Embryonic stem cell research in the news
This month embryonic stem cell research is back in the headlines as the European Parliament debate plans for the EU's next research funding programme. Meanwhile, the UK's Guardian newspaper talks to Austin Smith and Pete Coffey about progress and challenges in embryonic stem cell research. And we've got lots of new stem cell material for you too - the documentary Stem Cell Revolutions will be available online from 2nd July, and check out our new fact sheets on the heart and on mesenchymal stem cells. As ever, we're keen to hear your feedback and ideas - on these stories and others.This newsletter is sent out monthly. For more regular updates, you can also follow us on Twitter, like our Facebook page or subscribe to our RSS feeds. You have received this newsletter because you have signed up to the EuroStemCell site, or have been involved in a related project. If you do not wish to receive subsequent editions, please use the unsubscribe link at the bottom of this message.
- Patients and researchers urge EU to keep funding embryonic stem cell research
- New documentary available on DVD and online from 2 July
- Stem cells everywhere - news, blogs, tweets
- Mesenchymal stem cells: the 'other' bone marrow stem cells
- The heart: our first organ
- Recent additions to our resource directory
Patients and researchers urge EU to keep funding embryonic stem cell research
Patient associations and leading research funders have called on the European Parliament to continue EU funding for embryonic stem cell research. The Wellcome Trust issued the group's joint statement last Friday 15th June, ahead of parliamentary debates this week in which MEPs will discuss the EU's next major research and innovation funding programme, 'Horizon 2020'.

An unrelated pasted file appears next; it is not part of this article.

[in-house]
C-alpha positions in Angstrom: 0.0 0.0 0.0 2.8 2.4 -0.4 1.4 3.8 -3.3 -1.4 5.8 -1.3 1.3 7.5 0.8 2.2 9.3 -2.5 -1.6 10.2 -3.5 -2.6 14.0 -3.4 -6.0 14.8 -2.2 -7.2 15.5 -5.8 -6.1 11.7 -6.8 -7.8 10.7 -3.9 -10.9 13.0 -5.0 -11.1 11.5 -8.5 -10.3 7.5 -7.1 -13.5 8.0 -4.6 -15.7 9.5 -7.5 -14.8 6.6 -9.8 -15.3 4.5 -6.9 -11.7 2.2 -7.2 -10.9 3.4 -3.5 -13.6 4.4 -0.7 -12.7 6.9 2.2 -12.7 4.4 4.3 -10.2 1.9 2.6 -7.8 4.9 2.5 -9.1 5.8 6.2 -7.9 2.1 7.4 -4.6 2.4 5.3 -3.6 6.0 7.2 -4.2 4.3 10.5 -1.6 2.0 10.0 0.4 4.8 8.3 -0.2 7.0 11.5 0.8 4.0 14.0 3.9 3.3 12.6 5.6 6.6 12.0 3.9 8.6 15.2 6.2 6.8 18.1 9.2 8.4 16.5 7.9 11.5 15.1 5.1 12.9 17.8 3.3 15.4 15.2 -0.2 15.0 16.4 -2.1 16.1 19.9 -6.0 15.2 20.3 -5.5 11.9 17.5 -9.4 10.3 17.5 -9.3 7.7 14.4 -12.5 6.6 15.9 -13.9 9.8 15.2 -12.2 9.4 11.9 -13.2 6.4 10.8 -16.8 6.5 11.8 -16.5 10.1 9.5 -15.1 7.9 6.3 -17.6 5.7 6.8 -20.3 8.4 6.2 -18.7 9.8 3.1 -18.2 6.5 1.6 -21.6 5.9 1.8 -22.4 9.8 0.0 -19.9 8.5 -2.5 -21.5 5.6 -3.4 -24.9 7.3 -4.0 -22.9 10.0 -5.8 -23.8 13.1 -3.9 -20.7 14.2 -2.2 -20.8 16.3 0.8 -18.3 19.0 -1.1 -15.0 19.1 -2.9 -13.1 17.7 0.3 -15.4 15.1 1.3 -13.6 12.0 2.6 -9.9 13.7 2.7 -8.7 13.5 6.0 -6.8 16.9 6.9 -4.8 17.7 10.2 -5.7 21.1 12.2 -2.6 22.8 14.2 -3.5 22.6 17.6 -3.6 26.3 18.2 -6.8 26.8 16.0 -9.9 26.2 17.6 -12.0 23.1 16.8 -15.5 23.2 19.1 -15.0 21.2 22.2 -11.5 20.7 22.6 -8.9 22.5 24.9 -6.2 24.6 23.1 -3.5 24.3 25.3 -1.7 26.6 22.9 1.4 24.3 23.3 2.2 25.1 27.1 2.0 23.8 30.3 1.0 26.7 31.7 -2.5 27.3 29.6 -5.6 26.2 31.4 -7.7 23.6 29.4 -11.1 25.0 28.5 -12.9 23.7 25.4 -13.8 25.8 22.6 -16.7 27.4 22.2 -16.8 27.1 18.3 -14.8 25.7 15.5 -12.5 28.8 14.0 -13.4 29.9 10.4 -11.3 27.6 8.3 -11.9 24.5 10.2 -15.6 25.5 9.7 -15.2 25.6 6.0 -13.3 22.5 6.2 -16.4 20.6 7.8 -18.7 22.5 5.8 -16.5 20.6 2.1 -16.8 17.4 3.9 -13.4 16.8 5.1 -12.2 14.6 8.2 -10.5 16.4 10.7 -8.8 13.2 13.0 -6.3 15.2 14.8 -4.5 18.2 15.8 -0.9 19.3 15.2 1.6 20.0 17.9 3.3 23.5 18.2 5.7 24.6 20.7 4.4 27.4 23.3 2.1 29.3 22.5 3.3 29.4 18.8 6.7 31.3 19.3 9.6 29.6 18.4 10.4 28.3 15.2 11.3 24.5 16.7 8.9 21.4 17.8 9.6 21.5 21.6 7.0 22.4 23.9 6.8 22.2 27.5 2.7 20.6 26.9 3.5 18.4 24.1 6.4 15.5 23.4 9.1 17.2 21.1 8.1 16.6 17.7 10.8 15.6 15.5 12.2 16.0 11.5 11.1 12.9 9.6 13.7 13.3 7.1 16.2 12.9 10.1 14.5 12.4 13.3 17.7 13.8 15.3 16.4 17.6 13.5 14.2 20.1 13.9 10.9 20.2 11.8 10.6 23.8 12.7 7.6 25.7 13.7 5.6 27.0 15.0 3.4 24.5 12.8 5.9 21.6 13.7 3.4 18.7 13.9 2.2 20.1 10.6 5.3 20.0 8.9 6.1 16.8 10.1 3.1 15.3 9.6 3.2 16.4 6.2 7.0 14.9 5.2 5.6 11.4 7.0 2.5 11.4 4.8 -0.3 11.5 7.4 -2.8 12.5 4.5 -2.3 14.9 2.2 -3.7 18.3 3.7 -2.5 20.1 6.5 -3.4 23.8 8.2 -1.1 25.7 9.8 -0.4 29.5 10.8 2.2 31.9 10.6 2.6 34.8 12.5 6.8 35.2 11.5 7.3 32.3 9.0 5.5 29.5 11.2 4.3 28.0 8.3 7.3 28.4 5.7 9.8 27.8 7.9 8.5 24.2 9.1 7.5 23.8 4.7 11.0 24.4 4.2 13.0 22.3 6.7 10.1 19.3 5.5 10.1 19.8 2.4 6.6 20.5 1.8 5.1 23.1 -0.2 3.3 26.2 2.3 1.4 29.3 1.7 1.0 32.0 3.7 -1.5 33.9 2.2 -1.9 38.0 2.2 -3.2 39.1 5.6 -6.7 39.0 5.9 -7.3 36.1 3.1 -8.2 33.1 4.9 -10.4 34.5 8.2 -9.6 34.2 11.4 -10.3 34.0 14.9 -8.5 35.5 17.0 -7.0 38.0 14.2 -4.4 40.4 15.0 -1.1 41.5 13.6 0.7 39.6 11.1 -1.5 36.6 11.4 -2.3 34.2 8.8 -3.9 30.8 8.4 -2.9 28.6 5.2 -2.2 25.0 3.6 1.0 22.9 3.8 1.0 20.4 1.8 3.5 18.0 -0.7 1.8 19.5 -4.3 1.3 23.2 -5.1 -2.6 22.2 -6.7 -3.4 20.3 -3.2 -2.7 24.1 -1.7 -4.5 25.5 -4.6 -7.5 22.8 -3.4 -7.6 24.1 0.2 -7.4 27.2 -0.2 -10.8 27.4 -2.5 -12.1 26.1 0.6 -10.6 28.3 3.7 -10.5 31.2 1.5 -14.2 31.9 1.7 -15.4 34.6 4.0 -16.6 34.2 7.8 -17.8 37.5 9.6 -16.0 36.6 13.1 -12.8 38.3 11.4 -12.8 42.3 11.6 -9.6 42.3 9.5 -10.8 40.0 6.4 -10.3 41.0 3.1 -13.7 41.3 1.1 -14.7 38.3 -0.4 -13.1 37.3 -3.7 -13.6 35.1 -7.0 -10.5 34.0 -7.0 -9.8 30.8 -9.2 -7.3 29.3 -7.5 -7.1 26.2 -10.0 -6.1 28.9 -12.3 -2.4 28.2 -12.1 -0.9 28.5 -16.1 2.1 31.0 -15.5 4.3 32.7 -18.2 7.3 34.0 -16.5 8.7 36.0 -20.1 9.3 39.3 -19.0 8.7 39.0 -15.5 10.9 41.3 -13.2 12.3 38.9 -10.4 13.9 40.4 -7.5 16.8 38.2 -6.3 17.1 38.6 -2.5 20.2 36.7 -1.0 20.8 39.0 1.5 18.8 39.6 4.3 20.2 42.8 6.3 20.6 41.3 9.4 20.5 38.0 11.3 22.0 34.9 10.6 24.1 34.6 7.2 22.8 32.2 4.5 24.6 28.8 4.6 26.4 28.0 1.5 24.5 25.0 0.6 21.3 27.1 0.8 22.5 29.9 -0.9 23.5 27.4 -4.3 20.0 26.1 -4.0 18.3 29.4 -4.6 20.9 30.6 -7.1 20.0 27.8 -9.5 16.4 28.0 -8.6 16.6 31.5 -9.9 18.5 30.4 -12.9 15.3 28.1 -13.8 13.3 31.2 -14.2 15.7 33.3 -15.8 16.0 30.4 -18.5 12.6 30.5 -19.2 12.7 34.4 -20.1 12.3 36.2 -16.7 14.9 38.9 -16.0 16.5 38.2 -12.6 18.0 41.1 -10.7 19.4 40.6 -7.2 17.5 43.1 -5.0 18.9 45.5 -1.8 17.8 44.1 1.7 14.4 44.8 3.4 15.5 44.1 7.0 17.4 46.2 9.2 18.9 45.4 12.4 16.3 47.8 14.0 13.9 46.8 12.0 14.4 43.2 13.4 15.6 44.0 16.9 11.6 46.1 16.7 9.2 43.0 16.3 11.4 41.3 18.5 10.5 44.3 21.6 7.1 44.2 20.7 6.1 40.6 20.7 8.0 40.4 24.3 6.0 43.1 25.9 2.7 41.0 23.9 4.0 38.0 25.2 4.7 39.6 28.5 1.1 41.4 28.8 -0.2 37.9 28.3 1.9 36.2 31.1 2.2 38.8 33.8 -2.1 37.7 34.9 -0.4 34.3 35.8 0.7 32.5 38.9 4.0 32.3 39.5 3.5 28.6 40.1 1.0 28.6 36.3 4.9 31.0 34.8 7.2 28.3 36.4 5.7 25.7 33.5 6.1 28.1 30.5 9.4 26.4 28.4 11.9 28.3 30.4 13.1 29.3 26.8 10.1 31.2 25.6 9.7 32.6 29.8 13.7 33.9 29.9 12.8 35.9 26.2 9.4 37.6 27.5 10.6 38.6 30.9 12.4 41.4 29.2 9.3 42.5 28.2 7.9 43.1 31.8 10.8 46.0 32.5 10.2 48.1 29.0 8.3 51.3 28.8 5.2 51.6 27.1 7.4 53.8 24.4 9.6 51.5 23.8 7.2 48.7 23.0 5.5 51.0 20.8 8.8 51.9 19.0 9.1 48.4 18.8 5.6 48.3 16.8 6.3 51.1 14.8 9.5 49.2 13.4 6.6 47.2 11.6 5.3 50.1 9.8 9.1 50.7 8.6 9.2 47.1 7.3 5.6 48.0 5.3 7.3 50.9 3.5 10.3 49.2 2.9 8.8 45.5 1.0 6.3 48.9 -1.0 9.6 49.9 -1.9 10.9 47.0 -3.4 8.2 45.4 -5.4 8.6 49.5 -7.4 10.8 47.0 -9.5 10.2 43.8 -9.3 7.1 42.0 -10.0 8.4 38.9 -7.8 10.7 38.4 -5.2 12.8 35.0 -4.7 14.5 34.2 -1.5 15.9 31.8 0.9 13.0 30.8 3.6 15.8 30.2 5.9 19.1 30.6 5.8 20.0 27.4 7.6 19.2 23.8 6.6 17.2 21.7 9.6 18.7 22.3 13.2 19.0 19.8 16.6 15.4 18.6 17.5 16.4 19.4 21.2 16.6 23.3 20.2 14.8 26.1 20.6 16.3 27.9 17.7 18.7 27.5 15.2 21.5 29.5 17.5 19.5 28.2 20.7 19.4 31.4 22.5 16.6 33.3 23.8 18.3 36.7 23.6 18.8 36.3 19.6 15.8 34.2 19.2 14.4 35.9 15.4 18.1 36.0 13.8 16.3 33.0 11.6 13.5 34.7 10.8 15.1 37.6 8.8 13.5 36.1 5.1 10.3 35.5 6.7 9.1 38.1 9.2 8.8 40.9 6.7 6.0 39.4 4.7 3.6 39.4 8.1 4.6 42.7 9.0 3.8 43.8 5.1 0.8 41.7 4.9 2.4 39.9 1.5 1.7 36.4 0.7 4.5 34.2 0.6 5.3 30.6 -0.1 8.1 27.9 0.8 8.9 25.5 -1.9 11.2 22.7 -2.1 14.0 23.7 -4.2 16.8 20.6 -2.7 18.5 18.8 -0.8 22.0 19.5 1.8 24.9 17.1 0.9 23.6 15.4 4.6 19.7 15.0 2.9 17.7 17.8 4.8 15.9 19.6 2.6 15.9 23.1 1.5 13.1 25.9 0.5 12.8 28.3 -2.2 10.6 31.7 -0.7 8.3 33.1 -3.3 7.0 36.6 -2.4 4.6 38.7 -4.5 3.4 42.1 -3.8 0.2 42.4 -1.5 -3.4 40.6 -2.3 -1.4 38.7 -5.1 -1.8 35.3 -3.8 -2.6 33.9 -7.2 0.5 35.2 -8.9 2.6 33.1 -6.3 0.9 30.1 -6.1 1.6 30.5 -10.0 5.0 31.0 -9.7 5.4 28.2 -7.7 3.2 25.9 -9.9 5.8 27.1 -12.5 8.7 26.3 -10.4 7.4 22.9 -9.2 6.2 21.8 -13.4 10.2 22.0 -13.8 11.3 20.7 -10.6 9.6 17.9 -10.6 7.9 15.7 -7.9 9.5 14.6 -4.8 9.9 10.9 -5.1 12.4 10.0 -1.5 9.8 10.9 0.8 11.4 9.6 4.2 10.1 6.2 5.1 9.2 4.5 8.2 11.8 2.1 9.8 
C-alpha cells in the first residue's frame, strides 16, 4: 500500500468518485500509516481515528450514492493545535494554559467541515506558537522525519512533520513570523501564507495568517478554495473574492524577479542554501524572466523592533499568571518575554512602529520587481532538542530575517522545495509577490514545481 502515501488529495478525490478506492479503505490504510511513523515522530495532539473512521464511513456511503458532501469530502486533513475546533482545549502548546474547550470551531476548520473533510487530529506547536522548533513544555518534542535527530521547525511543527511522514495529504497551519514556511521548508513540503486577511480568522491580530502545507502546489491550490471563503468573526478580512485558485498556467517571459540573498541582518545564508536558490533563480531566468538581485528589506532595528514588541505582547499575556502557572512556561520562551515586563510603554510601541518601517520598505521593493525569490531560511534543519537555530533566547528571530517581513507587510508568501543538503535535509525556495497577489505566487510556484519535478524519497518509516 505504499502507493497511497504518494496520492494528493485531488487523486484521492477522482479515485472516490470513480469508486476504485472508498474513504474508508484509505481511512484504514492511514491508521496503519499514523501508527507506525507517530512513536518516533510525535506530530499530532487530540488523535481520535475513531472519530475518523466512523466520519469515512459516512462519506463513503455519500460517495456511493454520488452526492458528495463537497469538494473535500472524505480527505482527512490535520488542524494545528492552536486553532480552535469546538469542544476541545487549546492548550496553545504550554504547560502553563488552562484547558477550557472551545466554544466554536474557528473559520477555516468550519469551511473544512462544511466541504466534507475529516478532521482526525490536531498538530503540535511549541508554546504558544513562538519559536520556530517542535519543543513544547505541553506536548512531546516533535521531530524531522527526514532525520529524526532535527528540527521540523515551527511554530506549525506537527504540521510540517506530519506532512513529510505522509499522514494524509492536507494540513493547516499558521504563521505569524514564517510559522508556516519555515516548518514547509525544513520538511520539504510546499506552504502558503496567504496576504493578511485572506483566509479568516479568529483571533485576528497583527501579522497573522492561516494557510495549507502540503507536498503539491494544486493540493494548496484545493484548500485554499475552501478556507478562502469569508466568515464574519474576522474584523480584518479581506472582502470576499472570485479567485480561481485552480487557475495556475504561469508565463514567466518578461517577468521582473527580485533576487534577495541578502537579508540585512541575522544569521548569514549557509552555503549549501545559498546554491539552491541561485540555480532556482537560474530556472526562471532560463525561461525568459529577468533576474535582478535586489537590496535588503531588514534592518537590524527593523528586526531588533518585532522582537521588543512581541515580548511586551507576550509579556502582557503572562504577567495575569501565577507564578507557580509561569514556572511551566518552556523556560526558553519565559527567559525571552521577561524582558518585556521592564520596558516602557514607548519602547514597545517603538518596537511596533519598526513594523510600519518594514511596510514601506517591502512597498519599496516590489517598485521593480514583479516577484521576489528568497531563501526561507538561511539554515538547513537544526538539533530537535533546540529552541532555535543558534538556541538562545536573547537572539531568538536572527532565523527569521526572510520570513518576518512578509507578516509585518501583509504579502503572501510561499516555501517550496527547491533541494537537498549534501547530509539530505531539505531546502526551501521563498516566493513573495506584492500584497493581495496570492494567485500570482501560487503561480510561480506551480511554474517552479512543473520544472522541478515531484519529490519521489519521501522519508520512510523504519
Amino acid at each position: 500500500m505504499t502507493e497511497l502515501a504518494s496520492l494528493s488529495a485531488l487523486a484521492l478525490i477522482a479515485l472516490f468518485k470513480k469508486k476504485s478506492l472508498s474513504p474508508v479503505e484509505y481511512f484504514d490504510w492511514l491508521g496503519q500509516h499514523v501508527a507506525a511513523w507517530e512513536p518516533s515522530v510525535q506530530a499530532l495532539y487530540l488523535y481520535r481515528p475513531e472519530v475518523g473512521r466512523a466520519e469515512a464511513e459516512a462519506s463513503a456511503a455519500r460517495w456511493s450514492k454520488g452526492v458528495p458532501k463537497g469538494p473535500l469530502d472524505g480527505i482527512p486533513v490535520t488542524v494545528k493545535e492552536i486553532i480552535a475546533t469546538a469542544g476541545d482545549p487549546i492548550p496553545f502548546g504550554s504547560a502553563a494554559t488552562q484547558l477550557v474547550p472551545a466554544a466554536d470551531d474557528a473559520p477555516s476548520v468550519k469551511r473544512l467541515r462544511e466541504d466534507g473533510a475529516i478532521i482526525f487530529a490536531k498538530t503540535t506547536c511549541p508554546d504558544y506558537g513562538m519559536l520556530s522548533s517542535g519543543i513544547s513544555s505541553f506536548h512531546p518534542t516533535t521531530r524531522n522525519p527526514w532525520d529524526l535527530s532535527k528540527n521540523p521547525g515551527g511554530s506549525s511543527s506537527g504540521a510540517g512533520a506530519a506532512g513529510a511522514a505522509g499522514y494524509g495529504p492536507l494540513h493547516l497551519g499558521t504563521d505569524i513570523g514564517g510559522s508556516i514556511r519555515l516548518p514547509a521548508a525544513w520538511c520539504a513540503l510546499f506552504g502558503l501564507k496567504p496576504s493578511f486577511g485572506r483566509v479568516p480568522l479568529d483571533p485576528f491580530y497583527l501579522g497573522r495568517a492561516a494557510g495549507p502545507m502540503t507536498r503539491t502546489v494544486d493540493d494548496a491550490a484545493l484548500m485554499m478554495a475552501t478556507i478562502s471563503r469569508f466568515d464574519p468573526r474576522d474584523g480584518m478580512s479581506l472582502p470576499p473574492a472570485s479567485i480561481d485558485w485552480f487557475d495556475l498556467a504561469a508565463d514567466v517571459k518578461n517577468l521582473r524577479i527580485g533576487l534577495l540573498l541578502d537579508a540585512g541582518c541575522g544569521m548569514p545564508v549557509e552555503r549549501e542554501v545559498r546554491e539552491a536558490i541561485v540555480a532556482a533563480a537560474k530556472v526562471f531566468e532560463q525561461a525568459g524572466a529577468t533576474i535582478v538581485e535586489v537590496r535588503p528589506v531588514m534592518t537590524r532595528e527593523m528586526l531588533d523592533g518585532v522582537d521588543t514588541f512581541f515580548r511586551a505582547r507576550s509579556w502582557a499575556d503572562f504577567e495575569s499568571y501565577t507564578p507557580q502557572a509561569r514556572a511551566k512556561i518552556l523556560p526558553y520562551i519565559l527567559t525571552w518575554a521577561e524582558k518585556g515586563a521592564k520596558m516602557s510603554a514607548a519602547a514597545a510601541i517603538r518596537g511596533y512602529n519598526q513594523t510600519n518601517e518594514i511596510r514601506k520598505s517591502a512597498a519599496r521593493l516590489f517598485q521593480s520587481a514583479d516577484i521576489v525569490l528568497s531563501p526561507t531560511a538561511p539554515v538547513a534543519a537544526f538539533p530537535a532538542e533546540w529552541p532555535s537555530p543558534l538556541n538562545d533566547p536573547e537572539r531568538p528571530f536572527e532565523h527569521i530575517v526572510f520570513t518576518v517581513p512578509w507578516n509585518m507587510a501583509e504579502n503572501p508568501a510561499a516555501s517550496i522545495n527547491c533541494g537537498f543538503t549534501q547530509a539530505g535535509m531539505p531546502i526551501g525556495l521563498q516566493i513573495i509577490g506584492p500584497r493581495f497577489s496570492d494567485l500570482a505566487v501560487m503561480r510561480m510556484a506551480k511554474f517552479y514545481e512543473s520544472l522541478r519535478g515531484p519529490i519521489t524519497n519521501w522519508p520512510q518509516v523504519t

New documentary available on DVD and online from 2 July
The award-winning documentary Stem Cell Revolutions will be available online from 2nd July 2012. If you haven't already watched the trailer for this fabulous 70-minute film, you can view it on the Films page of our site. The full film will be available in two online versions: For personal use, it will be available for rental, accessible up to five times within 30 days for a one-time fee of £4.50. For educational use, the film will be available for purchase as a download-to-own file that won't expire. The educational version is divided into several short chapters and will be supported by information on school curriculum relevance, as well as suggested supporting classroom activities. Prices vary by region. For those who prefer DVDs, these will be available soon after 2nd July - watch this space!
Stem cells everywhere - news, blogs, tweets
Last week, the UK's Guardian newspaper published an article looking at the progress and current challenges of stem cell research. With the help of scientists Austin Smith, Pete Coffey and Alison Murdoch, the Guardian's Health Editor Sarah Boseley gives a clear and very readable overview of the field, from clinical trials to basic research and policy. It's always a delight to read carefully composed articles like these, and its a nice bonus when we've helped make a connection behind the scenes, in this case between Austin and Sarah.
Stem cell fact sheets
Short summaries, reviewed by senior scientists, to help non-scientists quickly get the facts about stem cells and regenerative medicine. Take a look at the whole collection (16 published so far, some in French, German & Italian too). Here are our latest two fact sheets, published last week...
Mesenchymal stem cells (MSCs) can make several types of cells belonging to our skeletal tissues, such as cartilage, bone and fat. Scientists are investigating how MSCs might be used to treat bone and cartilage diseases. Some MSC research is also exploring therapies for other diseases, but the scientific basis for these applications has not yet been established or widely accepted.
About 7 million people around the world have a heart attack each year and heart diseases are the most common cause of death in Europe. A serious heart attack leaves behind damage that the body can never fully repair. Why can’t the human heart heal itself, whilst some other parts of the body like the skin or blood are constantly renewed and repaired? Could stem cell research give us new ways to mend broken hearts?
We're cataloging useful resources from across the globe. To search the full list or add your own, visit our stem cell resources page.